Lost Tuk Tuk: Fresh International Flavors Close to Home

Springtime sends a special buzz of activity up and down the peninsula as favorite restaurants reopen their doors and new establishments welcome guests for the first of hopefully many seasons. During the next few weeks, New Eats will showcase some of the exciting new places to add to your must-try list this season. This week, Lost Tuk Tuk, located inside what used to be Czarnuska Soup Bar in Ephraim, kicks off the series.

“We really wanted to offer food and a space that seemed to be missing in northern Door County,” said Ben McMahon, owner of Lost Tuk Tuk.

With its streamlined menu – all food fits into either the curry, rice or noodle category – and fresh ingredients, Lost Tuk Tuk serves up diverse food options featuring international flavors.

“All of the dishes are as close to what you would find traveling Asia,” McMahon said, noting the Taiwanese beef noodle soup – a classic Taiwanese dish made with the establishment’s handmade noodles – and Dakbokkeumtang, a Korean homestyle braised chicken dish, as favorites on the current menu. 

Photo by Rachel Lukas.

Guests looking for gluten-free and vegan dishes need not worry because the menu definitely has them in mind, too.

“We wanted to be accessible to everyone, and carrying gluten-free and vegan options was a great way to do that,” McMahon said, citing a need in the county for more variety among these options. “So we ended up with half of our menu being gluten free and just over half being vegan.”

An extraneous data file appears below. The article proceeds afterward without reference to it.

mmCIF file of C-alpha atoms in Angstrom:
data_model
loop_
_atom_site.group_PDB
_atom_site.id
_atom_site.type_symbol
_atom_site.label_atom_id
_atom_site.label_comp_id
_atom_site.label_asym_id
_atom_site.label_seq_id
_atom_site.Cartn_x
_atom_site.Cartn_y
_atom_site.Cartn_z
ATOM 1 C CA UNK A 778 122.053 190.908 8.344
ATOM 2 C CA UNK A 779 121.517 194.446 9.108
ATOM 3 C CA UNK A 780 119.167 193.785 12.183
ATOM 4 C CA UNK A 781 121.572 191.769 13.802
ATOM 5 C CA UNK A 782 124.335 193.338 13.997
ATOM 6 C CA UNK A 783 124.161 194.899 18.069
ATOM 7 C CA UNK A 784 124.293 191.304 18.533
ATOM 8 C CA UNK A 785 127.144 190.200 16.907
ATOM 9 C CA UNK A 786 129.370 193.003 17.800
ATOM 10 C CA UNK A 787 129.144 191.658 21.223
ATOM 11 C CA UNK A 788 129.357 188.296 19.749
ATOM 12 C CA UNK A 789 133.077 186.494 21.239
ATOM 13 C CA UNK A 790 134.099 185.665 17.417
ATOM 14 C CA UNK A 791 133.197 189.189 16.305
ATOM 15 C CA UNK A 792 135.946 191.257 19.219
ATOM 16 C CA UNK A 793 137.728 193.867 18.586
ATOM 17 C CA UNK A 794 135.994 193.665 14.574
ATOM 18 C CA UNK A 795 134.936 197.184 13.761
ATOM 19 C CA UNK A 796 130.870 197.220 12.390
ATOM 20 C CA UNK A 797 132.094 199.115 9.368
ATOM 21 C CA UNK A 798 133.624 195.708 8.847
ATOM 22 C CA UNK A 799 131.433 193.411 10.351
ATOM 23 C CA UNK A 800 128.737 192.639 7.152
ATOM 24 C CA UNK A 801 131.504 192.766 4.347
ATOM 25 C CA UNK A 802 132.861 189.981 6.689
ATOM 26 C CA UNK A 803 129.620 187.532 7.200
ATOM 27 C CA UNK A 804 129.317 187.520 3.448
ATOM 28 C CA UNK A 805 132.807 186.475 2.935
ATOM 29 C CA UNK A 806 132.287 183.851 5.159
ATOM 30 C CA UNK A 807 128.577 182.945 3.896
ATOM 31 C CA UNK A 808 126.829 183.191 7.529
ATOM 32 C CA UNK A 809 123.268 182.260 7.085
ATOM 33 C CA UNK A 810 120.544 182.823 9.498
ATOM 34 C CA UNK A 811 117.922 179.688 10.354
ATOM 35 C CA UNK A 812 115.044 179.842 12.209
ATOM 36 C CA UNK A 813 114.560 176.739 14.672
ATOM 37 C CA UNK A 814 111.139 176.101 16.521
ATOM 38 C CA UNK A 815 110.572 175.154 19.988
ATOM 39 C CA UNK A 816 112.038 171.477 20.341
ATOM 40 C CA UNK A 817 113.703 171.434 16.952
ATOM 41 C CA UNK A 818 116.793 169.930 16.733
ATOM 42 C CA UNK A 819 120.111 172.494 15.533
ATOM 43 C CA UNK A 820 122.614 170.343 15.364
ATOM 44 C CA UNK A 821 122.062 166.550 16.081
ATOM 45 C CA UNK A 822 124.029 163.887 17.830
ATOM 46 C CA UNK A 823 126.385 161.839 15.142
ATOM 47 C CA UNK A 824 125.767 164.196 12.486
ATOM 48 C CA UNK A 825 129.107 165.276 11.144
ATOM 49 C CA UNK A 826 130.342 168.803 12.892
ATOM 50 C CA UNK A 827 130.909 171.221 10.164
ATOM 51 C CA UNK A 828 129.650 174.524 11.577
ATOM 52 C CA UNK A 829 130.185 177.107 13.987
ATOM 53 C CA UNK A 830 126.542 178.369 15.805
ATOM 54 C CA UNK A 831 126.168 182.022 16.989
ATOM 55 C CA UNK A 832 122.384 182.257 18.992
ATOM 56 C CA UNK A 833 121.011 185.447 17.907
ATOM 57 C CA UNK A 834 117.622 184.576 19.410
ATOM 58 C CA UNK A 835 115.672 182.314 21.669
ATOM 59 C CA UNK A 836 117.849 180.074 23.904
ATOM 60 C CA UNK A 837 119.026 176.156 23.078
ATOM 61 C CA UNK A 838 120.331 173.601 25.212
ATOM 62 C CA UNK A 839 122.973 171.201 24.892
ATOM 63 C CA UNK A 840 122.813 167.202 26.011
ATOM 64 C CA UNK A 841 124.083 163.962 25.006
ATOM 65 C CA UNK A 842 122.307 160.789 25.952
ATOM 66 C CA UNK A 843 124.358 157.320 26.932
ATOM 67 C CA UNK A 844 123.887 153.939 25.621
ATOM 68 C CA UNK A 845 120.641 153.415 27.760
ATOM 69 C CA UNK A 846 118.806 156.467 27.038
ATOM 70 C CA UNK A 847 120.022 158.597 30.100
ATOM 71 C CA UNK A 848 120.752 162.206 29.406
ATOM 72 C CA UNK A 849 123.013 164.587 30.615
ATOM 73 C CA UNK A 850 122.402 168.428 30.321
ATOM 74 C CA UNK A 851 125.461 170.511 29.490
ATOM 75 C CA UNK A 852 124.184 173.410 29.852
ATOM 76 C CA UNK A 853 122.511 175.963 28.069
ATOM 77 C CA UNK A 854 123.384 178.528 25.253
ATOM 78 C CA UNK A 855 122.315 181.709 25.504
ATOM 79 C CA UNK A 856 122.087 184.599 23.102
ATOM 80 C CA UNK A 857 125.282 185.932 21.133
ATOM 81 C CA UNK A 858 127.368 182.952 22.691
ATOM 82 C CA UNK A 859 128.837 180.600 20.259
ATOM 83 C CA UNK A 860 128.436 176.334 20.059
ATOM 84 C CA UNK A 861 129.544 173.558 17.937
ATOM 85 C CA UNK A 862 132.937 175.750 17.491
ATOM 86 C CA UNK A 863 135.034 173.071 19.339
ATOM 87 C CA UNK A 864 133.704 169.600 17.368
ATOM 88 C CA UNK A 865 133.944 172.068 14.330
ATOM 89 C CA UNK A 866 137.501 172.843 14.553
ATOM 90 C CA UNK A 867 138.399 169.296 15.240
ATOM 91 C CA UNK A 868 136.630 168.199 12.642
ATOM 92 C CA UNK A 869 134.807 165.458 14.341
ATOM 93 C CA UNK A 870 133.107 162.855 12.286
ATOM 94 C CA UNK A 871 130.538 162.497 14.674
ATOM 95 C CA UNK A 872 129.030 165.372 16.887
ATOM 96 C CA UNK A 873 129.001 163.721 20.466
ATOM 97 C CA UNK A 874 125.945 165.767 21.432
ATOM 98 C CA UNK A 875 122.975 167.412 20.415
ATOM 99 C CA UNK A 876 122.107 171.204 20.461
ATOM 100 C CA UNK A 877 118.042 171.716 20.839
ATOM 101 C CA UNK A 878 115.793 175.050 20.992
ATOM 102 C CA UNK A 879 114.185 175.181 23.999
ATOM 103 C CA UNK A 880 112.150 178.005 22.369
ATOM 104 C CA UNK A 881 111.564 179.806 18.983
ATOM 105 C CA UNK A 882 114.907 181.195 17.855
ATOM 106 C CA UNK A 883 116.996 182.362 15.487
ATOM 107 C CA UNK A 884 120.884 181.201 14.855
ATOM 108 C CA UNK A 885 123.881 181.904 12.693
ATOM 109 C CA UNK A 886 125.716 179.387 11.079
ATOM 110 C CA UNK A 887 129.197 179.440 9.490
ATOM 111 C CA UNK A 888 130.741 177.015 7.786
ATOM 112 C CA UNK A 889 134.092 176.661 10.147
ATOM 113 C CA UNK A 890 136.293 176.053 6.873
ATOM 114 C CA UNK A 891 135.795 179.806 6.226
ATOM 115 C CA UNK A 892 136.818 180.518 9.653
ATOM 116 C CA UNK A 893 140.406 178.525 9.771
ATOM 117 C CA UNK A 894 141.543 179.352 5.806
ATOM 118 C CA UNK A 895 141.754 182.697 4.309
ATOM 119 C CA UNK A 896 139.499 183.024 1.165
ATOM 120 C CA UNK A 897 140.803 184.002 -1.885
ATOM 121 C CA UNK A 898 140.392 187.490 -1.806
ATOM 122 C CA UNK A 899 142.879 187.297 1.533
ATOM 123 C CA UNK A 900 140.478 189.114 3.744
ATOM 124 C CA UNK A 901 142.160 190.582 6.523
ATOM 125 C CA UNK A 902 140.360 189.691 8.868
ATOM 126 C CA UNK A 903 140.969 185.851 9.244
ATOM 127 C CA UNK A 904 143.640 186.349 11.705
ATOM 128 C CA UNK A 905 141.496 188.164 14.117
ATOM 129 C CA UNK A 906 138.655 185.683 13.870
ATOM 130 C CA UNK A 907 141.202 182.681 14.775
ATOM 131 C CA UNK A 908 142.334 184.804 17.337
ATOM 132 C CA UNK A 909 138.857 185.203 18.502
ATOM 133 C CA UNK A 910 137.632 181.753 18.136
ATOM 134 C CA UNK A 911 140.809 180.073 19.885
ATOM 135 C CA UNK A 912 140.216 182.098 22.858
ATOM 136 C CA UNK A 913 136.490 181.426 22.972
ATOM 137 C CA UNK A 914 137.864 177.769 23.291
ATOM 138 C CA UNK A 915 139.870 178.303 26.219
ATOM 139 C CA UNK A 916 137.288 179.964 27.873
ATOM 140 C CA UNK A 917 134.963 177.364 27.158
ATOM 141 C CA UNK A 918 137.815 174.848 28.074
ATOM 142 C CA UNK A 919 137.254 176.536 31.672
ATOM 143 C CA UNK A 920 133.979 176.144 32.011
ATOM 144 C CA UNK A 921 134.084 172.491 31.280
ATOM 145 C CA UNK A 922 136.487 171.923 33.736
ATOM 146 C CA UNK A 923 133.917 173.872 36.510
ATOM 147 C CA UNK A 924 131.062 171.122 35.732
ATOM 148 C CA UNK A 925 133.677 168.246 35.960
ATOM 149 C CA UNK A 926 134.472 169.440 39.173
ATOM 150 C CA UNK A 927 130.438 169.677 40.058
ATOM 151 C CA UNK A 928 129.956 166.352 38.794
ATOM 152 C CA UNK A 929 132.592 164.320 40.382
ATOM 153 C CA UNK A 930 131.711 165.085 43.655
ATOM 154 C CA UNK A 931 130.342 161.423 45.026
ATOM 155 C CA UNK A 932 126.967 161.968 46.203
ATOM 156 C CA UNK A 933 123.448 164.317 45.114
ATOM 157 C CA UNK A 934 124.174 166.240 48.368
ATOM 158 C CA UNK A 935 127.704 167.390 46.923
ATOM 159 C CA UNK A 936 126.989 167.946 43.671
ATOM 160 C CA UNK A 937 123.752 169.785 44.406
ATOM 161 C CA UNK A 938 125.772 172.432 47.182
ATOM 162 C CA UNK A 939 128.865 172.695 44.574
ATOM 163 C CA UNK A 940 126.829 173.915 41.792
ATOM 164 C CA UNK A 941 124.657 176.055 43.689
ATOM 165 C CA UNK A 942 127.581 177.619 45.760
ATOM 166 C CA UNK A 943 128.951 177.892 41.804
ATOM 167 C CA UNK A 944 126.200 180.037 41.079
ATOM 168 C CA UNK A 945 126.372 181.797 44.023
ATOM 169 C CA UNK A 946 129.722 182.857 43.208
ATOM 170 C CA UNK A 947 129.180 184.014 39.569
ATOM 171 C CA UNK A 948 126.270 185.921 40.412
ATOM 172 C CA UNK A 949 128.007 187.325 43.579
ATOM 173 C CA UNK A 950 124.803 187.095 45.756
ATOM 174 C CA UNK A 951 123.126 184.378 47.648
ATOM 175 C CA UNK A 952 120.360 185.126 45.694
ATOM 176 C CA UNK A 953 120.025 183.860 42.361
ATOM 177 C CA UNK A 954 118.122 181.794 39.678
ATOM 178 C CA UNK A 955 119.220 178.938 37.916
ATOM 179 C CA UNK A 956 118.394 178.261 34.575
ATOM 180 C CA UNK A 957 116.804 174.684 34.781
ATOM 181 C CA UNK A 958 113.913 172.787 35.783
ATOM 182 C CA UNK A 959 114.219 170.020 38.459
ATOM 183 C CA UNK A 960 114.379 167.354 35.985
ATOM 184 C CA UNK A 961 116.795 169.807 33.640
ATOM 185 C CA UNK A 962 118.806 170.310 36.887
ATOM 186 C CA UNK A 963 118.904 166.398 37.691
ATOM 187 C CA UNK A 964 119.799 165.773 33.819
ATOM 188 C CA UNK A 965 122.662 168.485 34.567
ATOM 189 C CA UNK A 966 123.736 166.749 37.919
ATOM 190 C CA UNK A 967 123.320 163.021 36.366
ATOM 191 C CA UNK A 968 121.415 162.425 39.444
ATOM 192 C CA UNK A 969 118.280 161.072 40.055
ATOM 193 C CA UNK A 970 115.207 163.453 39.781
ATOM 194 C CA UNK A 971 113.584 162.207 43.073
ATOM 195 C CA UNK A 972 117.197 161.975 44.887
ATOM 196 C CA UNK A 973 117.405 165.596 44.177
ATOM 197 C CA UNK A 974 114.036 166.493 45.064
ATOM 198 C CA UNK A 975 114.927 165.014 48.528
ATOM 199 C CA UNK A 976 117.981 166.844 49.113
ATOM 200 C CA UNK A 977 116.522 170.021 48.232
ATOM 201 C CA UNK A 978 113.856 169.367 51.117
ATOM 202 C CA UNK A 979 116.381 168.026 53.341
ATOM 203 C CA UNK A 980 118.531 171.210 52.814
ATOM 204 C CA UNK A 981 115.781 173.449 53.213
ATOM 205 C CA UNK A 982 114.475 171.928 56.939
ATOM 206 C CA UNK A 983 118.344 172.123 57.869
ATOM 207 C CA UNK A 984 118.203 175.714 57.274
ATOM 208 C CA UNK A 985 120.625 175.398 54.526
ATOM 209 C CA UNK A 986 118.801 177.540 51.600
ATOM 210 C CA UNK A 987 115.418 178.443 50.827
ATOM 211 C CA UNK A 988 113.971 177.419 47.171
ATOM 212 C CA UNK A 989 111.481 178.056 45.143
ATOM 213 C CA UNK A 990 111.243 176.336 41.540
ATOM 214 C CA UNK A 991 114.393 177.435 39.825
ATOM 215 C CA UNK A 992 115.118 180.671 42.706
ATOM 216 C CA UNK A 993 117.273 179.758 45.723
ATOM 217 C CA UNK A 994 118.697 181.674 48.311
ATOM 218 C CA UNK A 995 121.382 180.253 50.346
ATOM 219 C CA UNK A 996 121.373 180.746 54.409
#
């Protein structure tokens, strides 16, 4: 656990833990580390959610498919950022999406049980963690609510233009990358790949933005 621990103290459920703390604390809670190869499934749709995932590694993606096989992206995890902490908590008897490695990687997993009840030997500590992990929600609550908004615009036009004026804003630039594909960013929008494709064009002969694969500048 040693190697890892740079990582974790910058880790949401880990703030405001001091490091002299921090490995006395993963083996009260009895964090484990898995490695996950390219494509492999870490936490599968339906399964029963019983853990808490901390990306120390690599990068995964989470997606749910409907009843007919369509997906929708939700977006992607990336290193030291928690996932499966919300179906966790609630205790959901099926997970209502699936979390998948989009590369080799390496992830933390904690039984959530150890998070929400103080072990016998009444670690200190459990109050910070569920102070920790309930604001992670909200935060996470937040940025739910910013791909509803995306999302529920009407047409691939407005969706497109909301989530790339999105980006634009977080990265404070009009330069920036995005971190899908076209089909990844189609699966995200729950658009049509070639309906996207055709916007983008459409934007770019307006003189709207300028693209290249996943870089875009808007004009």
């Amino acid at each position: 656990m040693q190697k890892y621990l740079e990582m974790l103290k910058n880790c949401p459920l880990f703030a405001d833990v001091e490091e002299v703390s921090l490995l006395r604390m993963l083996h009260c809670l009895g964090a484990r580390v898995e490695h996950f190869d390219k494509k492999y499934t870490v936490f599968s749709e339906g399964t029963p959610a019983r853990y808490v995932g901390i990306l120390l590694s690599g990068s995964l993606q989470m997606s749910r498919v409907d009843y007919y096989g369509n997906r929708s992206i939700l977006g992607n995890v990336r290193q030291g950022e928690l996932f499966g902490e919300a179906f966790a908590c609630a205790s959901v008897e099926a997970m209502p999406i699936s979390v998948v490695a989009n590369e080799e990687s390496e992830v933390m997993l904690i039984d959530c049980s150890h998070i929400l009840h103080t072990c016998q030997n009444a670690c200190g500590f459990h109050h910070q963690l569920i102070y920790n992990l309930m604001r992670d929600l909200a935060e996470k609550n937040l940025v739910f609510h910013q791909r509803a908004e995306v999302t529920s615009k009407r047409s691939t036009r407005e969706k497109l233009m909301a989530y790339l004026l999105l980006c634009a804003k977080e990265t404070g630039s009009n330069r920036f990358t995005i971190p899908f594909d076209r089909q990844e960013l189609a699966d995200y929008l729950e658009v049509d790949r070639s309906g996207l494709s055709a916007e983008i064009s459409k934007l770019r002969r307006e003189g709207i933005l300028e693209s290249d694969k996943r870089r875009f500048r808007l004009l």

And if you happen to swing by on Friday or Saturday night, the “drinking menu” offers small bites that are perfect for accompanying the restaurant’s unconventional adult beverage list.

“Being in a town with two already incredible wine lists and an equally great beer bar, we wanted to offer a wine list of funky, experimental and unusual, natural wine along with casual beer,” McMahon said. “The inspiration [for the drinking menu] comes from wanting to offer some items that do not fit with our lunch concept.”

Photo by Rachel Lukas.

It’s also an incentive for guests to visit often because the drinking menu and wine list are likely to change almost weekly – or as often as they feel like shaking things up. Meanwhile, the regular lunch menu will be seasonal, with the summer menu launching sometime in mid-May and running through the end of August.

McMahon said a lot of thought went into the restaurant’s concept, given the competition that exists on the peninsula. 

“Door County already has so many incredible dining options that we really looked hard at what was missing,” he said.

The option they created – quick, affordable, unusual food in a colorful, accessible space – is one you’ll want to discover for yourself, too.